Johansson may not be Washington’s favorite player, but he does clearly provide the Caps with speed and offensive production. The fact that he can also play wing and center is also a valuable asset. When Jay Beagle was out with injury last season, Johansson played well in his place at third line center. That kind of flexibility brings value that most NHL players do not.
Let’s also consider where the team stands and what Johansson’s role will be next season. The Caps are in it to win it. With several contracts expiring and several prospects nearly ready to become full-time NHL players, this team may look very different next year meaning this may be the last year that championship window is open for Washington.
With that in mind, the Caps need players who provide value now. Johansson most likely will play wing on the third line next season. Even his staunchest critics have to admit that having talent like that on the third line is an asset.
Does it come with a hefty price tag? Perhaps. When comparing his contract to other players with a comparable cap hit, Johansson’s production is a bit underwhelming. Mats Zuccarello of the New York Rangers is signed through 2019 with a $4.5 million cap hit and tallied 59, 49 and 61 points over the last three seasons. Clearly Johansson does not stack up to that comparable.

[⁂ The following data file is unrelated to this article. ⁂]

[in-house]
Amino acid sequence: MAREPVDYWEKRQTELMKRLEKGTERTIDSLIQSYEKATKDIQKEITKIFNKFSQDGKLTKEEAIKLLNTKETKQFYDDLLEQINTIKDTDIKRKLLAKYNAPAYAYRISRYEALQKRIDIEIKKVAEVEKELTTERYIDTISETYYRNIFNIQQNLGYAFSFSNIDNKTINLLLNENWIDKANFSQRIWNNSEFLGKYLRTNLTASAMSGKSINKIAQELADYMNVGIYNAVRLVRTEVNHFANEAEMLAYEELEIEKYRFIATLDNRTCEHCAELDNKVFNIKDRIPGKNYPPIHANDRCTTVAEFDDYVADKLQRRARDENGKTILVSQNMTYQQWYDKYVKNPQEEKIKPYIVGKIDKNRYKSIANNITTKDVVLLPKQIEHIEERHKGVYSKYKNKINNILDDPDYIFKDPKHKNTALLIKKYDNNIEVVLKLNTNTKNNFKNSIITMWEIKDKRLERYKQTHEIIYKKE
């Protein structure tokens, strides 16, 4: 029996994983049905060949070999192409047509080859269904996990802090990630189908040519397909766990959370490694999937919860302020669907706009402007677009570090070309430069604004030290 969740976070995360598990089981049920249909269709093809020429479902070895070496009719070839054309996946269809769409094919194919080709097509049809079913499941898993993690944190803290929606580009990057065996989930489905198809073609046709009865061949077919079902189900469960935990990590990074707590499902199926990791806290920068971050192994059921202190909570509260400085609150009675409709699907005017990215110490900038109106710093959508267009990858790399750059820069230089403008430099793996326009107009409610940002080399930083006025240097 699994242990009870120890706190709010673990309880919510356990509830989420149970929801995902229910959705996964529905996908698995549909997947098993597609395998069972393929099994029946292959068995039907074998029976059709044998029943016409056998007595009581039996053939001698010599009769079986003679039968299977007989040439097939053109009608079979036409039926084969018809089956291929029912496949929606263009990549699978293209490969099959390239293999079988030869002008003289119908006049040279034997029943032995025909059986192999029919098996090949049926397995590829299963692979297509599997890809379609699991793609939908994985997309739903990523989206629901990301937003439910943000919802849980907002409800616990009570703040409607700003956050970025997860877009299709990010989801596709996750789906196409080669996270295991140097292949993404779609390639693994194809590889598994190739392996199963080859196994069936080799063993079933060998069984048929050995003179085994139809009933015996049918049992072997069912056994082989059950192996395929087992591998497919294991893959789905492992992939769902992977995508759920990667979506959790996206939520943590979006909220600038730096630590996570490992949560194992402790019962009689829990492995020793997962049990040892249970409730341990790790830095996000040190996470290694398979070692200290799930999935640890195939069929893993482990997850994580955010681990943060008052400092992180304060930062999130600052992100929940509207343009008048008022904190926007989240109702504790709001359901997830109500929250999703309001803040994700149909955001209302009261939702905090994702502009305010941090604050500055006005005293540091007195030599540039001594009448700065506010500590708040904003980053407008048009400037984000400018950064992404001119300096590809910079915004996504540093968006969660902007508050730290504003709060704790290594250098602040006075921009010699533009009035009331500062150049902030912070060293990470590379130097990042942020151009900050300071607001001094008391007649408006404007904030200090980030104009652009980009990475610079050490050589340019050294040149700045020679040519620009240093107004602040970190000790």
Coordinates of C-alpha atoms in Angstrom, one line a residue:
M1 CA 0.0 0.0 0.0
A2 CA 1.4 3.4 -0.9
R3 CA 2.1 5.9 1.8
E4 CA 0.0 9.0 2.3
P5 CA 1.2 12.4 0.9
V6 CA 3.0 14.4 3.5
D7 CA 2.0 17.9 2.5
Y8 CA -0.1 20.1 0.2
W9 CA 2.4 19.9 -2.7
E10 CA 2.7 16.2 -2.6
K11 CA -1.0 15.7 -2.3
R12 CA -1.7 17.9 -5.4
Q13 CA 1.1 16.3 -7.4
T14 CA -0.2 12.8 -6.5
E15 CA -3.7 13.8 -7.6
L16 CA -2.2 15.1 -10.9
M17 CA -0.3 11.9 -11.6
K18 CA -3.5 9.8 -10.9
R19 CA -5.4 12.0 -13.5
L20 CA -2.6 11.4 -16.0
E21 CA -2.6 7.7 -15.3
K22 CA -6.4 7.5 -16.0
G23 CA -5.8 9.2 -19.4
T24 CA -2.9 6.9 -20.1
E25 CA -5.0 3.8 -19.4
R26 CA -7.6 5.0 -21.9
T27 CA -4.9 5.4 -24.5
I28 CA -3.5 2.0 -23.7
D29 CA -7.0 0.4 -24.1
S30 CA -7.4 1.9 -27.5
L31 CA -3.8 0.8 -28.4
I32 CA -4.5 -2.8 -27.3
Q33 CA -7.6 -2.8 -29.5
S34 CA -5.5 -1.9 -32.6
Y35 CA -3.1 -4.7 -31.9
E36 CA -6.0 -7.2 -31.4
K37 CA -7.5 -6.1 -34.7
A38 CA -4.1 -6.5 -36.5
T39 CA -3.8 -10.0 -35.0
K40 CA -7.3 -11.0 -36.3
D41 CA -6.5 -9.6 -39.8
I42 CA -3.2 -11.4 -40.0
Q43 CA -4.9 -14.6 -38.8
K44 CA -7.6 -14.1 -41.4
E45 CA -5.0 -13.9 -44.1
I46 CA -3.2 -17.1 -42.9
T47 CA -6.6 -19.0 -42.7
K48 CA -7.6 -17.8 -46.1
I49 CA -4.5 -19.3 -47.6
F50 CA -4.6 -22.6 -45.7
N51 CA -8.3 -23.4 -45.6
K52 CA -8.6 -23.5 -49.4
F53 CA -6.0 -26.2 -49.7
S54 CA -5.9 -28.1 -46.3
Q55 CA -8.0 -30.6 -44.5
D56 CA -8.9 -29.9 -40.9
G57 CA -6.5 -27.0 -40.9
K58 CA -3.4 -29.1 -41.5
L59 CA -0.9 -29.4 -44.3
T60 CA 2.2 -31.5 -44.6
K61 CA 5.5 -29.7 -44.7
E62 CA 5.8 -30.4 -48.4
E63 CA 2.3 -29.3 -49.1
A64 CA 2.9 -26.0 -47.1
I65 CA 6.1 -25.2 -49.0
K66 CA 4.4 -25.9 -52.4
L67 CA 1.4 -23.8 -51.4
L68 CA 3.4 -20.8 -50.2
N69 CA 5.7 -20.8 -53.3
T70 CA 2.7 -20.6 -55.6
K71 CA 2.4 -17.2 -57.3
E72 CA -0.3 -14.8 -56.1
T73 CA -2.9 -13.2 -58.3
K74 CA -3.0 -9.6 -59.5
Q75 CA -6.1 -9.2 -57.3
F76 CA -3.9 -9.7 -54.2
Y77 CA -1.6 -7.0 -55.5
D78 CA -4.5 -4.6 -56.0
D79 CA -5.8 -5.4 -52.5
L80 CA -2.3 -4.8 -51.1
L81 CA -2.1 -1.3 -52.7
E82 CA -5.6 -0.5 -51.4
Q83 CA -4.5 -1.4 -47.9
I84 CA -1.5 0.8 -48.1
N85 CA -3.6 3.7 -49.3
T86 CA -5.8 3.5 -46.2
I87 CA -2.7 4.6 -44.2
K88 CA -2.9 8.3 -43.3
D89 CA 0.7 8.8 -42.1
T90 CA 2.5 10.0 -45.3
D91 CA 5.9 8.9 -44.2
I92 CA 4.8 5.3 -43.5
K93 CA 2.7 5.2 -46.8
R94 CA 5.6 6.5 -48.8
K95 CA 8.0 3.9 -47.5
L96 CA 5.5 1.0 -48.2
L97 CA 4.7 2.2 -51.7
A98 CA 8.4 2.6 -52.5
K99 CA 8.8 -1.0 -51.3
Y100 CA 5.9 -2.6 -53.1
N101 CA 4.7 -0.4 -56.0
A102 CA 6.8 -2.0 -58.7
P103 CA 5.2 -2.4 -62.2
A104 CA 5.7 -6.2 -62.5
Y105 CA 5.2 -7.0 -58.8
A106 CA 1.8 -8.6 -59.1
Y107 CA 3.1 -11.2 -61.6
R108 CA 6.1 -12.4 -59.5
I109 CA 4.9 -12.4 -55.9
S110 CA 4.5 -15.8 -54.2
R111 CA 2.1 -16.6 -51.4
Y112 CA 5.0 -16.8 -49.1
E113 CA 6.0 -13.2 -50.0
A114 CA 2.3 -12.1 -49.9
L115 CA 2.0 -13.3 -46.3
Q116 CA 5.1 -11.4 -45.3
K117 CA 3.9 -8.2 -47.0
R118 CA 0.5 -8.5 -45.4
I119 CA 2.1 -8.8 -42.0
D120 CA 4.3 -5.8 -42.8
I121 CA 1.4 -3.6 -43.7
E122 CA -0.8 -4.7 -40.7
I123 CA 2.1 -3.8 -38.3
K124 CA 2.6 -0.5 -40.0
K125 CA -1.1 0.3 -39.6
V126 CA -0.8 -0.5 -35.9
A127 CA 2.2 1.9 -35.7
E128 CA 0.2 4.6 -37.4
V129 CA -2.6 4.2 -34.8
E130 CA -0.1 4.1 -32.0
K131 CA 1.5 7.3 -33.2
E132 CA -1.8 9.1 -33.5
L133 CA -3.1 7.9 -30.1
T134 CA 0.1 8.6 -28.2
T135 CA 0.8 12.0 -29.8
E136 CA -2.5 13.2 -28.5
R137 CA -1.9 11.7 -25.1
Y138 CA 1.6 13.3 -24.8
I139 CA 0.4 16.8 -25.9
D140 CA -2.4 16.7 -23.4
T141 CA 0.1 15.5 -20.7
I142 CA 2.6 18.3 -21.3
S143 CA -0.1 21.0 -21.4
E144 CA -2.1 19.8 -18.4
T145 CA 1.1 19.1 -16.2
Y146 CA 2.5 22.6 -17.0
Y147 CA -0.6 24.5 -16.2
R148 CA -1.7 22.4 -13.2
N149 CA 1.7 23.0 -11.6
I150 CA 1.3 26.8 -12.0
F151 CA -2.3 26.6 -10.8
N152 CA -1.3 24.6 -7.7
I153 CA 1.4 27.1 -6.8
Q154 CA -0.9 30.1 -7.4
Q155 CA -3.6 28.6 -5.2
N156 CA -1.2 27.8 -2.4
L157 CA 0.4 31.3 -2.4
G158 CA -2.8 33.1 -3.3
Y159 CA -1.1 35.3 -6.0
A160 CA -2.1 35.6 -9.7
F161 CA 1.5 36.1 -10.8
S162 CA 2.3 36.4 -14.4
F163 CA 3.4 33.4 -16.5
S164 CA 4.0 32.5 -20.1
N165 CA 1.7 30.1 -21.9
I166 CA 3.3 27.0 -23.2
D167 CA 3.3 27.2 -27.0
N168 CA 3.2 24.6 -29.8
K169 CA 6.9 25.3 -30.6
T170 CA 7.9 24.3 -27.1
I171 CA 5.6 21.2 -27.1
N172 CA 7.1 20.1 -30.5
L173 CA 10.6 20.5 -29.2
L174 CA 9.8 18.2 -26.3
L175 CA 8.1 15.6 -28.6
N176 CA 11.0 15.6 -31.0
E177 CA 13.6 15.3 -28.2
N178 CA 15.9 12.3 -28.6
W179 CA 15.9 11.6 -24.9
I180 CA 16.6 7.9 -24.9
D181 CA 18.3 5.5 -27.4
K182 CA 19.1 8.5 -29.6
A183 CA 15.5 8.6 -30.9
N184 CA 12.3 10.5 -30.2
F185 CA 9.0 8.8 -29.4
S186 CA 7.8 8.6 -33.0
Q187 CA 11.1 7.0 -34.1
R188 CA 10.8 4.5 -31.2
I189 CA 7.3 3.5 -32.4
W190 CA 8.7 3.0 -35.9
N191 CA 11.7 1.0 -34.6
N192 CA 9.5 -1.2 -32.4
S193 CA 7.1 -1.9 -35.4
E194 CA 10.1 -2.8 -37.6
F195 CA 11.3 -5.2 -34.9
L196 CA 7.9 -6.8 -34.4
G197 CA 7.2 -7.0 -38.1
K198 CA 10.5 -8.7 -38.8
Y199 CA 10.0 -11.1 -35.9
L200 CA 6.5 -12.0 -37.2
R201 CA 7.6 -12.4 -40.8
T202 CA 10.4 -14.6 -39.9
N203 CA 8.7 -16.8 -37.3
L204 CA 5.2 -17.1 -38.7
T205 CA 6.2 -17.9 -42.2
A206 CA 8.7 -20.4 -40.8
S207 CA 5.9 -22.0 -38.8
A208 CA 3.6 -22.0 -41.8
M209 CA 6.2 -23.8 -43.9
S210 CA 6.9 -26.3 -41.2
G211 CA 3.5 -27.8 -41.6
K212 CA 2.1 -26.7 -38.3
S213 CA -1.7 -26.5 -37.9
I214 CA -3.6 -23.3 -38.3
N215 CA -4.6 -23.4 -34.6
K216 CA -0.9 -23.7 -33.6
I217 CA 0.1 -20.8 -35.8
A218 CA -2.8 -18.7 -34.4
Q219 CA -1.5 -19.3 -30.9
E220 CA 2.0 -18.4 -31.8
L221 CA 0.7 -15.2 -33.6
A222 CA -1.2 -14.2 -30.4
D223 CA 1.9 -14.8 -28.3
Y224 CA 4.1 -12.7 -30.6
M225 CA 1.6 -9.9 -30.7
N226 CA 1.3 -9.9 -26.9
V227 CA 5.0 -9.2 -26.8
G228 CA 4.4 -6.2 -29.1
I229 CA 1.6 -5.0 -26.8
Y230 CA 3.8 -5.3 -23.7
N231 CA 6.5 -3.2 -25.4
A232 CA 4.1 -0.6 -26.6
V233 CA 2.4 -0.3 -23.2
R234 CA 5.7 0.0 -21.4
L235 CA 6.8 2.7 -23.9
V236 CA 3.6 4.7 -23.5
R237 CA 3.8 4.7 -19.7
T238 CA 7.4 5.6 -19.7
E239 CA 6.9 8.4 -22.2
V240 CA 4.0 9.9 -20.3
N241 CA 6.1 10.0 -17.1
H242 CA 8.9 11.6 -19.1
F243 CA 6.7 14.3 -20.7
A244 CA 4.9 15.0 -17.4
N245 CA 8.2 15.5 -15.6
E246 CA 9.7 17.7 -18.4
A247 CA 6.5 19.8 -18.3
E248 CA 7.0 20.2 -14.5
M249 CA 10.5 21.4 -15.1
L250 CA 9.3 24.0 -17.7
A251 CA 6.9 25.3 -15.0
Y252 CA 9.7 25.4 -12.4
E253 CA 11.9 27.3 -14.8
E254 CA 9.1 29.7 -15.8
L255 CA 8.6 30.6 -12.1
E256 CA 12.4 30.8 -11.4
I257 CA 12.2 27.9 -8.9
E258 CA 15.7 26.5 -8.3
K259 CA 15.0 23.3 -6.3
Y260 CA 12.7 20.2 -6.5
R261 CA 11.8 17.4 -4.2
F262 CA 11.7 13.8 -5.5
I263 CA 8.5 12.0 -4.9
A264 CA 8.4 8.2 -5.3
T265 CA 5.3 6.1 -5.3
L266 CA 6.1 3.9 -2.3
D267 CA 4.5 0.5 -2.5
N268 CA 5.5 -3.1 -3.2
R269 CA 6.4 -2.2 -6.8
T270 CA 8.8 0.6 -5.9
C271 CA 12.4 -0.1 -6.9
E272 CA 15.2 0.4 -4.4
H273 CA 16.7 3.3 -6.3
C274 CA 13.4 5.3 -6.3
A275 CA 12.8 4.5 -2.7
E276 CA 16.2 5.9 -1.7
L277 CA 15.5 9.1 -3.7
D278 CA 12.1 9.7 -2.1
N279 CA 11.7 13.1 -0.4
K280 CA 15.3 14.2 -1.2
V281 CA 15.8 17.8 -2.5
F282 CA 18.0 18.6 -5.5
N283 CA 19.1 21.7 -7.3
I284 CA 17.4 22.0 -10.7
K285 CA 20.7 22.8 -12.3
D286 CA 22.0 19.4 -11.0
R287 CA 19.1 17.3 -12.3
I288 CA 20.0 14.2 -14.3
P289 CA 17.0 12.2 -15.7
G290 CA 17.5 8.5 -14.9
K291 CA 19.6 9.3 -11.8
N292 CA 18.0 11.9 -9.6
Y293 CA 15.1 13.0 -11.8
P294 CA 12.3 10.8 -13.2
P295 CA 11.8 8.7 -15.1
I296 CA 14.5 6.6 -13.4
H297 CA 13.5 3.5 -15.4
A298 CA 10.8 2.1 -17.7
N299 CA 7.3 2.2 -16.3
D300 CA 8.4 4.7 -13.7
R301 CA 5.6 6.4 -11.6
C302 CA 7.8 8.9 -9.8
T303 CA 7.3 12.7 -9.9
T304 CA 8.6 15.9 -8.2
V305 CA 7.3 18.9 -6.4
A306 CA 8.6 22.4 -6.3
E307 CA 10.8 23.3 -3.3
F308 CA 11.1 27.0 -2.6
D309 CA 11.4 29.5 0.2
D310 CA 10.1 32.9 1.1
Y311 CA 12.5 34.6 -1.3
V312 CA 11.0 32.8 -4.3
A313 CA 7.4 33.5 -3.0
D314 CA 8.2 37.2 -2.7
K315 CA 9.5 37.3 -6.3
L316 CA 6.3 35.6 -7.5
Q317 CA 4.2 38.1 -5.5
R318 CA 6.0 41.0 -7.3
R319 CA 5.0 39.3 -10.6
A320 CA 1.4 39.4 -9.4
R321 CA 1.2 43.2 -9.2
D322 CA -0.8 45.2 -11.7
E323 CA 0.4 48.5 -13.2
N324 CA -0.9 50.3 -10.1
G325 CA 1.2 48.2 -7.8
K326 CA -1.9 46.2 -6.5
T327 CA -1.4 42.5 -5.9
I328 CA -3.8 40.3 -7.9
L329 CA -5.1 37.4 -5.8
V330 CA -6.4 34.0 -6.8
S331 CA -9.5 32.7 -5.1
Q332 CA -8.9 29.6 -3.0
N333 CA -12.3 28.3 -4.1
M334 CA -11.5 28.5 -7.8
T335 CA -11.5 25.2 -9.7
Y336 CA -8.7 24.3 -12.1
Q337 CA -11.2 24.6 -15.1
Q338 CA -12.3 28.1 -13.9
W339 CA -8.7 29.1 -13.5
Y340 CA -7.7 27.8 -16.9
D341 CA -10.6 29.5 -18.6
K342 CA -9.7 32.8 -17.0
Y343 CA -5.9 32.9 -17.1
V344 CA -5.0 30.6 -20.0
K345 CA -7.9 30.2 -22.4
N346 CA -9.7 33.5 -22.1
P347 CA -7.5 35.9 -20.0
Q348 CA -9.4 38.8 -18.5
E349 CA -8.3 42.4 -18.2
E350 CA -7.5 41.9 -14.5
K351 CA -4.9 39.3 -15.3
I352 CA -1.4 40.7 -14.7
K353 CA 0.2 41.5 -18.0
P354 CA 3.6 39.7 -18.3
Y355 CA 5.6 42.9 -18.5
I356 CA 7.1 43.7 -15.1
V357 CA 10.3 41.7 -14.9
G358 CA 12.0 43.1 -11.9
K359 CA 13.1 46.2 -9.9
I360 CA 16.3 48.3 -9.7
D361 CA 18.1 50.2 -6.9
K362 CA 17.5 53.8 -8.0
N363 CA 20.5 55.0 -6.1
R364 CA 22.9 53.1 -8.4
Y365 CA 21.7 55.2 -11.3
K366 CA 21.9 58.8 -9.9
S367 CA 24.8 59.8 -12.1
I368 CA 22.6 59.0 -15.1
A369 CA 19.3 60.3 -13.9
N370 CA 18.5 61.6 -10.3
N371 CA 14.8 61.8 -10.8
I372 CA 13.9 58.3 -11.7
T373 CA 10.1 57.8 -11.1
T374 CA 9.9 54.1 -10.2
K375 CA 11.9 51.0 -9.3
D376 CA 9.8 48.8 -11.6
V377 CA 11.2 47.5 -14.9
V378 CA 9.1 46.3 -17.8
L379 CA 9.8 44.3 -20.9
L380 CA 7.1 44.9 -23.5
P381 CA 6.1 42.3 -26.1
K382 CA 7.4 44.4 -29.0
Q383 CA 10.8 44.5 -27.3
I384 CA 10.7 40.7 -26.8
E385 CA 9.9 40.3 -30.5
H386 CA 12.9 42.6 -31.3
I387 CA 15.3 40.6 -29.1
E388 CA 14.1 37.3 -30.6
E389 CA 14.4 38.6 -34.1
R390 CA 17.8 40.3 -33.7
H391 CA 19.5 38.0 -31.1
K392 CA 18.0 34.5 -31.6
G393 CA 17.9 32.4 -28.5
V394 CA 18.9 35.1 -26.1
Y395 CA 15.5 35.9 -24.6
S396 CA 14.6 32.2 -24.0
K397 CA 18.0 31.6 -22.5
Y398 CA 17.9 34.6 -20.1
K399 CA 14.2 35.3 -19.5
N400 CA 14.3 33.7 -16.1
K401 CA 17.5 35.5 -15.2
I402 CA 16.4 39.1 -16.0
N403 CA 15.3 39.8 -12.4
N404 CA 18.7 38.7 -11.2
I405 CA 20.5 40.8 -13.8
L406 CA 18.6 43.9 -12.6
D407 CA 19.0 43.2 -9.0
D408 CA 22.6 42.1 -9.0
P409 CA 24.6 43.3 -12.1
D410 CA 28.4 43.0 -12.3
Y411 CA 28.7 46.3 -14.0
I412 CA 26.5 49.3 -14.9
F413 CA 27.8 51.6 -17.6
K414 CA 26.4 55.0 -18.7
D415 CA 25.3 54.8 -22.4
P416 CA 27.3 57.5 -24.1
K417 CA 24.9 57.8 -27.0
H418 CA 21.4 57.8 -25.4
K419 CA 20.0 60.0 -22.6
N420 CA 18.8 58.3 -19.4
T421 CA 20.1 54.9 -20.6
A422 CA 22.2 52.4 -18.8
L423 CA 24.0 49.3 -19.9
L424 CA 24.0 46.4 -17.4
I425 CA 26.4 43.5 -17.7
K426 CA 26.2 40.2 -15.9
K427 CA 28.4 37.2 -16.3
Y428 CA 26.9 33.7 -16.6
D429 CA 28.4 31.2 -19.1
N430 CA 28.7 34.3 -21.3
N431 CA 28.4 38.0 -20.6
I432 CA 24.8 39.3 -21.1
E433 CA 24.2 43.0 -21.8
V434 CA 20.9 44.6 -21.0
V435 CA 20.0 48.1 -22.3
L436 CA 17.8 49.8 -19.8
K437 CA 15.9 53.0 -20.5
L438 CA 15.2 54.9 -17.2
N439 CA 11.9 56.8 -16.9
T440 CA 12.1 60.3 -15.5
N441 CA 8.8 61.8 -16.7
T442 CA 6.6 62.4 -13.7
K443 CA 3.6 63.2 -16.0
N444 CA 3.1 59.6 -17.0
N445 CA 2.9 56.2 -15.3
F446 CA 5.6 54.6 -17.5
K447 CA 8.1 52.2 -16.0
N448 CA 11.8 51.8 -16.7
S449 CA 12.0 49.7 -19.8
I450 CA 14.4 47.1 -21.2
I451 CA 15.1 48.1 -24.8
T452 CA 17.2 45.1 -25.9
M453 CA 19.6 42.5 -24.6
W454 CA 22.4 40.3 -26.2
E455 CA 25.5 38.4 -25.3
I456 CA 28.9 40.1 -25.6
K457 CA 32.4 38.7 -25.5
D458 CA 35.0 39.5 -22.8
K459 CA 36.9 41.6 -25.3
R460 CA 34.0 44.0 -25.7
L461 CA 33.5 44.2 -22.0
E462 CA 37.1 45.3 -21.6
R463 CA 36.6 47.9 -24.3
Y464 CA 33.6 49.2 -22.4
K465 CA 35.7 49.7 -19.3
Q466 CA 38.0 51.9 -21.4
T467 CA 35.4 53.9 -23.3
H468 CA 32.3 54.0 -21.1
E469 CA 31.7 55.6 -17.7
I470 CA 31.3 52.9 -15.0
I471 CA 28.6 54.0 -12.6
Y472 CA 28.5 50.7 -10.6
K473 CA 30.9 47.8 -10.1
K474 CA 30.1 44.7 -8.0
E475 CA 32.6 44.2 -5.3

The Caps were not going to walk away from Johansson in the offseason, however, because there is zero benefit to walking away from a player of his caliber for nothing in return. Of course they were going to re-sign him because it would have been foolish not to.
Is his cap hit a bit high? Yes, but Brian MacLellan was able to sign him and still add Lars Eller and Brett Connolly while keeping the rest of the roster largely intact.
Plus, his contract is not immovable if they decide to move on after this season. Johansson has a modified no-trade clause after the first season of the deal, but he can only name five teams in which he does not wish to be traded. It also does not offer him automatic protection in next year’s expansion draft.
With the Caps still gunning for the Stanley Cup, this team is better for having a player like Johansson on the third line. If after this season the team decides his value is greater as a trade asset, then moving him becomes an option thanks to his multi-year deal. For now, however, it makes all the sense in the world to have a player like Johansson back for at least one more run at a championship.